As a priest who would doubtless be identified as a “liberal” I have been increasingly dismayed with how the consent process for Fr. Thew Forrester has been portrayed in conservative/liberal political terms when in fact the problem is theological. I am also a former Zen meditation practitioner, and although I have strong reservations about how Kevin has managed to reconcile two very divergent faith traditions, this is not the issue that troubles me the most. As you have rightly pointed out, there are far deeper problems, and they can be most clearly seen in Kevin’s Trinity Sunday sermon, his Eucharistic prayers, and his denial of any theology of atonement. For what then did Jesus sacrifice his life, and why? His disregard of the Book of Common Prayer points out a whole different set of concerns, but others have already discussed this at length so I won’t belabor it.

    As I look over the vows that a bishop must take during the service of consecration I cannot imagine how Kevin could possibly make these promises. His disregard for the most basic doctrines of Christianity and church discipline, his abandonment of the Book of Common Prayer, and his seeming lack of theological coherence make this election very troubling. I wrote to my own bishop to express my concerns, but I know that I’m a lonely voice.

    What is almost more troubling, however, is how my fellow TEC progressives have made this election a litmus test of whether or not one is truly “progressive.” As a Christian priest who happens to be female and lesbian I obviously have little common ground with the Stand Firm and T19 folks, but no one is wrong 100% of the time, and this time I don’t think they are.

  4. Phil Snyder says:

    Hi Karen,
    As a theologically conservative, one of the things I decry most about the controversies in the Church is the way they promote “Party Spirit.” We have to support X because X supports our position on Y. X is one of us and needs to be protected at all costs.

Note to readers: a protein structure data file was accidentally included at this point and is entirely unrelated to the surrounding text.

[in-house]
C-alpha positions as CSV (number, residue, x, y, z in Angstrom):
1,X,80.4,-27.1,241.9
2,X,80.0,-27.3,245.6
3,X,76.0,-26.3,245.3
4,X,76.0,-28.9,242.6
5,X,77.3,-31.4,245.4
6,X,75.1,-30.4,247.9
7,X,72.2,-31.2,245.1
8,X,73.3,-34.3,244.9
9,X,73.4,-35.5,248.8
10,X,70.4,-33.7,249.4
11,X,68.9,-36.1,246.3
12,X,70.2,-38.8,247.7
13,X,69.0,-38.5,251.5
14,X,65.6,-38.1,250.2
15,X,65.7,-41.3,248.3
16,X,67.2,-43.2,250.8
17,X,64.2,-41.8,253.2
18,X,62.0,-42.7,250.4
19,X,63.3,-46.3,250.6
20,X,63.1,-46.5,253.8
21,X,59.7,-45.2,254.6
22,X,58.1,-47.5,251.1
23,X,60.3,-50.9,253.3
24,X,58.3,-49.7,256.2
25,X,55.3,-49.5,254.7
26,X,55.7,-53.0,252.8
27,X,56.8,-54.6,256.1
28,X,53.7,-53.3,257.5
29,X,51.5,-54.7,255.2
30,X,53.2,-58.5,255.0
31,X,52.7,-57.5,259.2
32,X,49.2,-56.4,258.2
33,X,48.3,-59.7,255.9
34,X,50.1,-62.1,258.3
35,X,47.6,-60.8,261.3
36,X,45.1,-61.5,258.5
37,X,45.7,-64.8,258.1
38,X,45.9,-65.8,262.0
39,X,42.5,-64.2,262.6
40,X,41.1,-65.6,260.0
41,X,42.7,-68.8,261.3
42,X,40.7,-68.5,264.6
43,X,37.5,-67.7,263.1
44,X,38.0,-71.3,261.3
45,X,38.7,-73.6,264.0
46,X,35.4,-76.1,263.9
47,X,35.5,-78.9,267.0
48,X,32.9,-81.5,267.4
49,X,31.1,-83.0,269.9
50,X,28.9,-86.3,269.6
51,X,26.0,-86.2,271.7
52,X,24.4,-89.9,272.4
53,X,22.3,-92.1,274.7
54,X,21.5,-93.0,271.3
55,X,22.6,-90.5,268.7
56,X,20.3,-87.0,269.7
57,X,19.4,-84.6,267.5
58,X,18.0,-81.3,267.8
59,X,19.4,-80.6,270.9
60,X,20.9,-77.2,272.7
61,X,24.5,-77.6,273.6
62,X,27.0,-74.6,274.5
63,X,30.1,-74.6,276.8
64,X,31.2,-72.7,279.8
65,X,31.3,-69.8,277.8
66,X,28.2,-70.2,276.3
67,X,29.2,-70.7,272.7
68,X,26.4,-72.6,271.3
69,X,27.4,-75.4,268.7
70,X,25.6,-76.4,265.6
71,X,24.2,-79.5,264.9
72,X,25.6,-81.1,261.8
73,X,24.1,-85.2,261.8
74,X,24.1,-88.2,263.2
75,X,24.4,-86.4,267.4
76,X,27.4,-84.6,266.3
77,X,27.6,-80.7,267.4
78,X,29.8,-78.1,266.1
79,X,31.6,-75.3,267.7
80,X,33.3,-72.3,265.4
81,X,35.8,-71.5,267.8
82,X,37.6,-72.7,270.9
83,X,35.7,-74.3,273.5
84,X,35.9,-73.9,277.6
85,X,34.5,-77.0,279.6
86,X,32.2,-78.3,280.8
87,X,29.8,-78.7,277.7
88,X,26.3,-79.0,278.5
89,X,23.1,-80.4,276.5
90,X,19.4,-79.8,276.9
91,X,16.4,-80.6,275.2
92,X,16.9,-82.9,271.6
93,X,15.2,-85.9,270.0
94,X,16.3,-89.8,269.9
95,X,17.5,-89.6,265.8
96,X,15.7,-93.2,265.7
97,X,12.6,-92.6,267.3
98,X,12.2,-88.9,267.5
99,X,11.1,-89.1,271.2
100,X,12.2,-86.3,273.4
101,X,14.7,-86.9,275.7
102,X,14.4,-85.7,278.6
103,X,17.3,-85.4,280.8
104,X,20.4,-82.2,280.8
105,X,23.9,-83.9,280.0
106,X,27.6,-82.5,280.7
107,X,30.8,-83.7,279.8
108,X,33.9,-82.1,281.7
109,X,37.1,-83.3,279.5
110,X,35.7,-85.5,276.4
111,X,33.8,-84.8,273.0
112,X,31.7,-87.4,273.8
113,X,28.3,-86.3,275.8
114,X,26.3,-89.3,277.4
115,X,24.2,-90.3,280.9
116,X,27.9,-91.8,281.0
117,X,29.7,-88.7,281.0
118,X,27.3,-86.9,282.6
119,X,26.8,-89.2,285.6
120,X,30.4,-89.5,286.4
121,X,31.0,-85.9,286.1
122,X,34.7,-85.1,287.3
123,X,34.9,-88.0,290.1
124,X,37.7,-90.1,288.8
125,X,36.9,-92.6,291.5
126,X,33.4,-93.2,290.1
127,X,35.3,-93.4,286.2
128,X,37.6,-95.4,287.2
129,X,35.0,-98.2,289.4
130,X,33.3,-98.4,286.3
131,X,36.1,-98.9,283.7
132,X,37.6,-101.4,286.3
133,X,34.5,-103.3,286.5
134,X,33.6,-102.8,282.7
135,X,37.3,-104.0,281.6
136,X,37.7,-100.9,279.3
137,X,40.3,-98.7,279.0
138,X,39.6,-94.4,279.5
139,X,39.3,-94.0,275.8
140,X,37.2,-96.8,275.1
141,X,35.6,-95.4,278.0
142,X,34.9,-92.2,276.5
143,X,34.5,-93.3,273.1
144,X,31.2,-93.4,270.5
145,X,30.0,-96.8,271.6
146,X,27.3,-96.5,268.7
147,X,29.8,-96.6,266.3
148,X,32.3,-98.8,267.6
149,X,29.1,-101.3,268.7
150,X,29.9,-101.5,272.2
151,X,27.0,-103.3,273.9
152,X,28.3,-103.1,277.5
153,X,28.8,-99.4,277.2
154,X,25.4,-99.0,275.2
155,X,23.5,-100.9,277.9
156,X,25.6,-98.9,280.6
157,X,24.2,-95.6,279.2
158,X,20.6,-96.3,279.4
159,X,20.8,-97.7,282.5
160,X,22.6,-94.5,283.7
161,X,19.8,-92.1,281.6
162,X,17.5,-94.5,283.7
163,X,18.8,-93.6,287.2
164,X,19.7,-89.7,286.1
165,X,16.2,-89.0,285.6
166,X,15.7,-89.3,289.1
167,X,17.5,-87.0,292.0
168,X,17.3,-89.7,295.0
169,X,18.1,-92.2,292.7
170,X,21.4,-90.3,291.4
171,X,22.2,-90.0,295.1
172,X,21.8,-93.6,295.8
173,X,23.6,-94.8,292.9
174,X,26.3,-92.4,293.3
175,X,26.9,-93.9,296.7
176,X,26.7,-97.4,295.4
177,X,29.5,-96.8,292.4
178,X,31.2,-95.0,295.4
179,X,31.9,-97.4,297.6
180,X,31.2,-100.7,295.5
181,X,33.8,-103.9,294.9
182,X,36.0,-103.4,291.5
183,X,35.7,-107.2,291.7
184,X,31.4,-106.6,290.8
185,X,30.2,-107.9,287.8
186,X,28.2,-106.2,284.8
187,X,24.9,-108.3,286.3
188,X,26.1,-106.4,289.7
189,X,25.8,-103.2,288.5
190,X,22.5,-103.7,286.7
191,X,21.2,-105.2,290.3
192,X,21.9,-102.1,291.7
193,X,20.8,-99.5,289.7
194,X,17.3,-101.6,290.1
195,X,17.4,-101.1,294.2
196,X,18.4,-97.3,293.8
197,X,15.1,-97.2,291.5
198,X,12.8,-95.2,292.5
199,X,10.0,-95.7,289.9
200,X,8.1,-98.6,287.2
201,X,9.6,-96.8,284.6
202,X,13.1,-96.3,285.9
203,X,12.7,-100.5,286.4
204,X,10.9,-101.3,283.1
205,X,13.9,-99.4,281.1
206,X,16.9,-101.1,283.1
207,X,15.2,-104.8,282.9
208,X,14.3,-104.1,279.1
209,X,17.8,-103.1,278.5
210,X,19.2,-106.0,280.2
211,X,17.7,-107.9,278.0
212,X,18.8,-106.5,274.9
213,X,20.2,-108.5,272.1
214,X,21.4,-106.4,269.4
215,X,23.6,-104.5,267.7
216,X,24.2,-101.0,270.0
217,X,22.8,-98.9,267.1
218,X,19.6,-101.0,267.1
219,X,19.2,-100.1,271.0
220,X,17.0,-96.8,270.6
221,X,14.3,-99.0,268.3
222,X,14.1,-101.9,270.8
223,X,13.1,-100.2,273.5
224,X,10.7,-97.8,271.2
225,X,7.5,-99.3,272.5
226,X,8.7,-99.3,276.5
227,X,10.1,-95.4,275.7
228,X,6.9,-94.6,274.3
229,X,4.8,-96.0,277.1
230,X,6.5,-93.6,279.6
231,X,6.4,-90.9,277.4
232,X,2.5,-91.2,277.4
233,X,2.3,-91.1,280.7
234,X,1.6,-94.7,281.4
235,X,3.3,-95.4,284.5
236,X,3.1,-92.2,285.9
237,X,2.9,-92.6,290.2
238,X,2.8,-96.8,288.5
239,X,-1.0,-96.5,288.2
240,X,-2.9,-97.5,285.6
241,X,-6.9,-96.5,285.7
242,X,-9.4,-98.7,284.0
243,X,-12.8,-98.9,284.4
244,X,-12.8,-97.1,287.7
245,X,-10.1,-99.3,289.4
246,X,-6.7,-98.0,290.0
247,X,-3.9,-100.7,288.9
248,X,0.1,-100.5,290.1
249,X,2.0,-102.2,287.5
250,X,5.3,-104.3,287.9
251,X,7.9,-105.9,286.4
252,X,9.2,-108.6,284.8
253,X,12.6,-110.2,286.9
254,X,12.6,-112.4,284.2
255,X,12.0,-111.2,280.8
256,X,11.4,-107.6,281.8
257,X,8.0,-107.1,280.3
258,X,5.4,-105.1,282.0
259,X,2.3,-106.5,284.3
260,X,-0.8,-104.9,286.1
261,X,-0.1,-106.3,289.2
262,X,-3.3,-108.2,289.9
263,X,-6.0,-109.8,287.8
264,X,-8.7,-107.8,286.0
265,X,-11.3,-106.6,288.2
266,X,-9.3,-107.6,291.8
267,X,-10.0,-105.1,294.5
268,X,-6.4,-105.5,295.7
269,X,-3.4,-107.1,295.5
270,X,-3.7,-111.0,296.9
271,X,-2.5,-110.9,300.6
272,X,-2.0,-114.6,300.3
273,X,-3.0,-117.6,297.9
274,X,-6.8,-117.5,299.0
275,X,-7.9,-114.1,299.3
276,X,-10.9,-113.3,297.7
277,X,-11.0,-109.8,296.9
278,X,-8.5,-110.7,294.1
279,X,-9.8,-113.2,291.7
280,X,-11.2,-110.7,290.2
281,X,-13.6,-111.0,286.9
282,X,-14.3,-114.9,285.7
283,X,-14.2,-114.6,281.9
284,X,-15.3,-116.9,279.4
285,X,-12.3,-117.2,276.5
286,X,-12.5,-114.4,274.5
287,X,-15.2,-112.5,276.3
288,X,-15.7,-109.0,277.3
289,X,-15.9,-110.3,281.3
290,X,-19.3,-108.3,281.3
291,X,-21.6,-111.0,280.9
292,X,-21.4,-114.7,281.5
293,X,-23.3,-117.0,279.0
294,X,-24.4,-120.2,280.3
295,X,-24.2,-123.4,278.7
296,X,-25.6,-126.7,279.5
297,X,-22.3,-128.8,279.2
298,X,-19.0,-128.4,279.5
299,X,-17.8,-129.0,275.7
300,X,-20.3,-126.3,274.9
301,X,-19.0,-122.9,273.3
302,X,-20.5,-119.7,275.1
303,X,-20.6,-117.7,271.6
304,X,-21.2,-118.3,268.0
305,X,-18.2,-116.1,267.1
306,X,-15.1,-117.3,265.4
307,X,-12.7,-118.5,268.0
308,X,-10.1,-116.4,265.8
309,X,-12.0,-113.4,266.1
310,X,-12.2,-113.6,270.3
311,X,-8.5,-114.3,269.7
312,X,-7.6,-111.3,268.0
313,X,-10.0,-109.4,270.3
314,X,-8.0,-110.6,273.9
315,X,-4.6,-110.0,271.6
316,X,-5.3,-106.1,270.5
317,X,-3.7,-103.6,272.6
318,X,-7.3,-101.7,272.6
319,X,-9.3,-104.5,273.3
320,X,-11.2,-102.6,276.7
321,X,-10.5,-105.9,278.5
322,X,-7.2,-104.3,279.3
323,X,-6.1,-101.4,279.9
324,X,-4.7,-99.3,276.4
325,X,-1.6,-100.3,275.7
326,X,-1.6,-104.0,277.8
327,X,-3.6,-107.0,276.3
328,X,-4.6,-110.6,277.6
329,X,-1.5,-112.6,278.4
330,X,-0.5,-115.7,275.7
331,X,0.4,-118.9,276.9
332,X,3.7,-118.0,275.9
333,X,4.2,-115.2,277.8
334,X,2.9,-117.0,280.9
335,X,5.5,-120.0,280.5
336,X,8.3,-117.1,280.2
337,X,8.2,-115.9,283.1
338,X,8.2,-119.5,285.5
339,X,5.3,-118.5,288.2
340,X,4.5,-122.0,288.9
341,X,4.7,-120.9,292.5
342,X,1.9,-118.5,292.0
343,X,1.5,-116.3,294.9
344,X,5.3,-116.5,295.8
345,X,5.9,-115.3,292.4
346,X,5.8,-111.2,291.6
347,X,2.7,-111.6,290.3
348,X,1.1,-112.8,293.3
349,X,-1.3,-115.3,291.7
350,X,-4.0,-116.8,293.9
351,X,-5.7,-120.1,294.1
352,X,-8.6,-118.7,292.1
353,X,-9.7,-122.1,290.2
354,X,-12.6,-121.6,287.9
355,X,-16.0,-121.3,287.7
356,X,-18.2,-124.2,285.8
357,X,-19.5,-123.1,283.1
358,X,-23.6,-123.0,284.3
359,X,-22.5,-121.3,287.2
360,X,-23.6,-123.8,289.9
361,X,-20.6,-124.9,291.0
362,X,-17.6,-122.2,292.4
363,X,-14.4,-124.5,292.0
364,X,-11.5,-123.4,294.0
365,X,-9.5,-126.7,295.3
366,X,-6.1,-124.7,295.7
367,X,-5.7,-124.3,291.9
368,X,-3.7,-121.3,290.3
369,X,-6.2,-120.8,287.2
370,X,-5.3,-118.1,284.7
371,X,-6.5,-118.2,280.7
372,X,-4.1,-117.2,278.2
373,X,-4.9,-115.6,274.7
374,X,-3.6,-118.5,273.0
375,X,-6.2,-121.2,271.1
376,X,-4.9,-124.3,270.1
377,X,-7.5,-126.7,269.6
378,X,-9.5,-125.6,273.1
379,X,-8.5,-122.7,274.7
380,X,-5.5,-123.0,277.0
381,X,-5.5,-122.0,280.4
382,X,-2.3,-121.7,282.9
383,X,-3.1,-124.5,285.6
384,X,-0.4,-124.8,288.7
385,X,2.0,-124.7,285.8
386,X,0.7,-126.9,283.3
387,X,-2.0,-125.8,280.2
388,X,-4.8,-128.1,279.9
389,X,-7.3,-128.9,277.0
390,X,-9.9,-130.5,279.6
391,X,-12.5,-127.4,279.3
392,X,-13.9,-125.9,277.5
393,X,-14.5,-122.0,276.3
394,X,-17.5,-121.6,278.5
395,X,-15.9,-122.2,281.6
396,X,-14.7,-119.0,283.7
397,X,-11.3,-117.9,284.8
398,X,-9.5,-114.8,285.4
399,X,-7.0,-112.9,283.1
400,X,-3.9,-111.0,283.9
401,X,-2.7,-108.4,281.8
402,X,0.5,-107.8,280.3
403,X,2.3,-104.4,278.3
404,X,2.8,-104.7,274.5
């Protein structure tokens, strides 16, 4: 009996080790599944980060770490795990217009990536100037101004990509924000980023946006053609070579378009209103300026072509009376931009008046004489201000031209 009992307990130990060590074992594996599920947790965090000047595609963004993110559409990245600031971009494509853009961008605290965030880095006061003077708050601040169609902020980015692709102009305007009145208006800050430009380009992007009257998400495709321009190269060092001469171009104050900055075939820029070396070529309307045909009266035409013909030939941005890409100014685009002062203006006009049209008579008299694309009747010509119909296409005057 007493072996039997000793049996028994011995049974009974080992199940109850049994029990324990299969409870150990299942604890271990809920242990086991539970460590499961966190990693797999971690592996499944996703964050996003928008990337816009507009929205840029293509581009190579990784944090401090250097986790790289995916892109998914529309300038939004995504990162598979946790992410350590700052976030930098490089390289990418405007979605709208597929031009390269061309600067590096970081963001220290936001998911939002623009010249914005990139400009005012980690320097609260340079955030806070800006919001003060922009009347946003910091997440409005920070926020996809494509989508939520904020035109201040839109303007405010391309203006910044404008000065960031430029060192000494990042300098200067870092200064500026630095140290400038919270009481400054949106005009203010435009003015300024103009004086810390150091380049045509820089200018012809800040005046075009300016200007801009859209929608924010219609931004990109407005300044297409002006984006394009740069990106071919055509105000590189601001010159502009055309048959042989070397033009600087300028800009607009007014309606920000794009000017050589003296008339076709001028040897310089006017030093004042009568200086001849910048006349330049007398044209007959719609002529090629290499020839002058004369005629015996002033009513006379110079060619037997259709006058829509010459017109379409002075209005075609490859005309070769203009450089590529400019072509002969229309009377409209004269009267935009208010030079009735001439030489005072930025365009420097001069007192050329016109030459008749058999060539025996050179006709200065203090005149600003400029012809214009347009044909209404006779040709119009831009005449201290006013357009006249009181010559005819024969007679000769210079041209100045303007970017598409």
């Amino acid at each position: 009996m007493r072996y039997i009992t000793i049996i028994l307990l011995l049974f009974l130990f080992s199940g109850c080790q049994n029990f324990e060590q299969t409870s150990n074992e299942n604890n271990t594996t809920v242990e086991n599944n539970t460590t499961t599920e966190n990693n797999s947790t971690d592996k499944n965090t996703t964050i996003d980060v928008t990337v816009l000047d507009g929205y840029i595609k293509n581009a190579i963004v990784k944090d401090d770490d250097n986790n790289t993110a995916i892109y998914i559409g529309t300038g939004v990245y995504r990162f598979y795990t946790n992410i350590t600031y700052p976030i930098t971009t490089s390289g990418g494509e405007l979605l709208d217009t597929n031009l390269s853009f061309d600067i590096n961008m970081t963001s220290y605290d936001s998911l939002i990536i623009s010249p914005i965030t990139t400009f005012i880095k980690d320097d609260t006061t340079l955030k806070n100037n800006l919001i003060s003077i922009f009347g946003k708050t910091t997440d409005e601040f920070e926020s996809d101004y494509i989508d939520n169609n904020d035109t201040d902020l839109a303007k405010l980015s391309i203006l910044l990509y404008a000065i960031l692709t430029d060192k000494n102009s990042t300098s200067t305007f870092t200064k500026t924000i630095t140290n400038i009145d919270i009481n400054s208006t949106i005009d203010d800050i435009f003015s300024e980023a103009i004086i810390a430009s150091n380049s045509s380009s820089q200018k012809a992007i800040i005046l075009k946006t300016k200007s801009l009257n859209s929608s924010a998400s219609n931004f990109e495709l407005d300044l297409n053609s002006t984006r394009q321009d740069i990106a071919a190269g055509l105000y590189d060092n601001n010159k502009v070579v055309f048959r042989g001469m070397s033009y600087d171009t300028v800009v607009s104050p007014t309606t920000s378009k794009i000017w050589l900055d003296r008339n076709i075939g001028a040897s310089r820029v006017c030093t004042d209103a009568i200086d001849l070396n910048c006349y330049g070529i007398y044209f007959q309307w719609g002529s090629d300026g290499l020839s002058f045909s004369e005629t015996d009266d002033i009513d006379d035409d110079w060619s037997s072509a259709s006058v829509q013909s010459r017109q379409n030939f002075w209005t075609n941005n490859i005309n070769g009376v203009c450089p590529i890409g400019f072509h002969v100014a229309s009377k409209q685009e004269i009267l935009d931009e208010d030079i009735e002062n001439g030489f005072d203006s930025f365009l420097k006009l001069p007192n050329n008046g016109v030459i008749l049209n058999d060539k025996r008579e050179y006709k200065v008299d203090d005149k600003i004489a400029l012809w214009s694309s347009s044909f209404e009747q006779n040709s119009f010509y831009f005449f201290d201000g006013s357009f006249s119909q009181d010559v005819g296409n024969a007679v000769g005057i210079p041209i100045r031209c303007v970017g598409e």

This is rampant on all sides of the theological spectrum.

    What we all need to do is to remember that people who deny the foundations of the faith (or, to put it more correctly – redefine the foundations to be meaningless) do more to harm our causes than they to do help them.

    So, a priest who decideds that it is good to offer communion to all who have not been baptized in the name of “inclusiveness” actually hurts the cause of inclusinveness because he is violating the canons and discipline of the Church.

    A bishop who denies the trinity or the resurrection, but supports the blessing of same sex unions actually hurts the cause of blessing same sex unions because its opponents will tie that bishop around the necks of the proponents of blessing same sex unions.

    A priest who supports traditional sexual morality, but denies the humanity of Jesus actually hurts the cause of traditional sexual morality.

    We, as clergy, need to have the courage to say to those who deny the faith, but support our causes that they are wrong in their denials. We need to stop the fruit “party spirit” and return to making creedal orthodoxy the foundation of our faith. The rest we can argue in good faith so long as we can hold to creedal orthodoxy and the Vincentian Canon.

    Phil Snyder

  5. MadPriest says:

    Very good, old chap. But I do have one little gripe over a technical issue in your article. Because, through no fault of your own, you people are foreign it is in fact your liturgy that is non-approved not that of the C. of E. It is technically impossible for something English to be wrong in any way. The idea, when you think about it, is ridiculous. But, don’t get me wrong. This doesn’t mean you are necessarily bad people or anything. You are just not quite as good as us. Well, if I was to be honest about it, not anywhere near as good. But the good news is that you still have something to strive for and you have, in the English, an example of righteousness that you can aspire to emulate. You know, sometimes perfection is a two edged sword, it carries with it great responsibility. You are free to skip through the meadows of underachievement whilst we cannot afford such luxury. The people of the world look to us now, as they have always done, to guide them and, above all, to point out when they get things wrong. Which I am doing here out of friendship and in the spirit of concord between the nations.

    Otherwise, an excellent piece of commentary.

  6. Peter Carey says:

    Madpriest, you always crack me up, but in this case, I am surprised that you are so serious…
    Peter Carey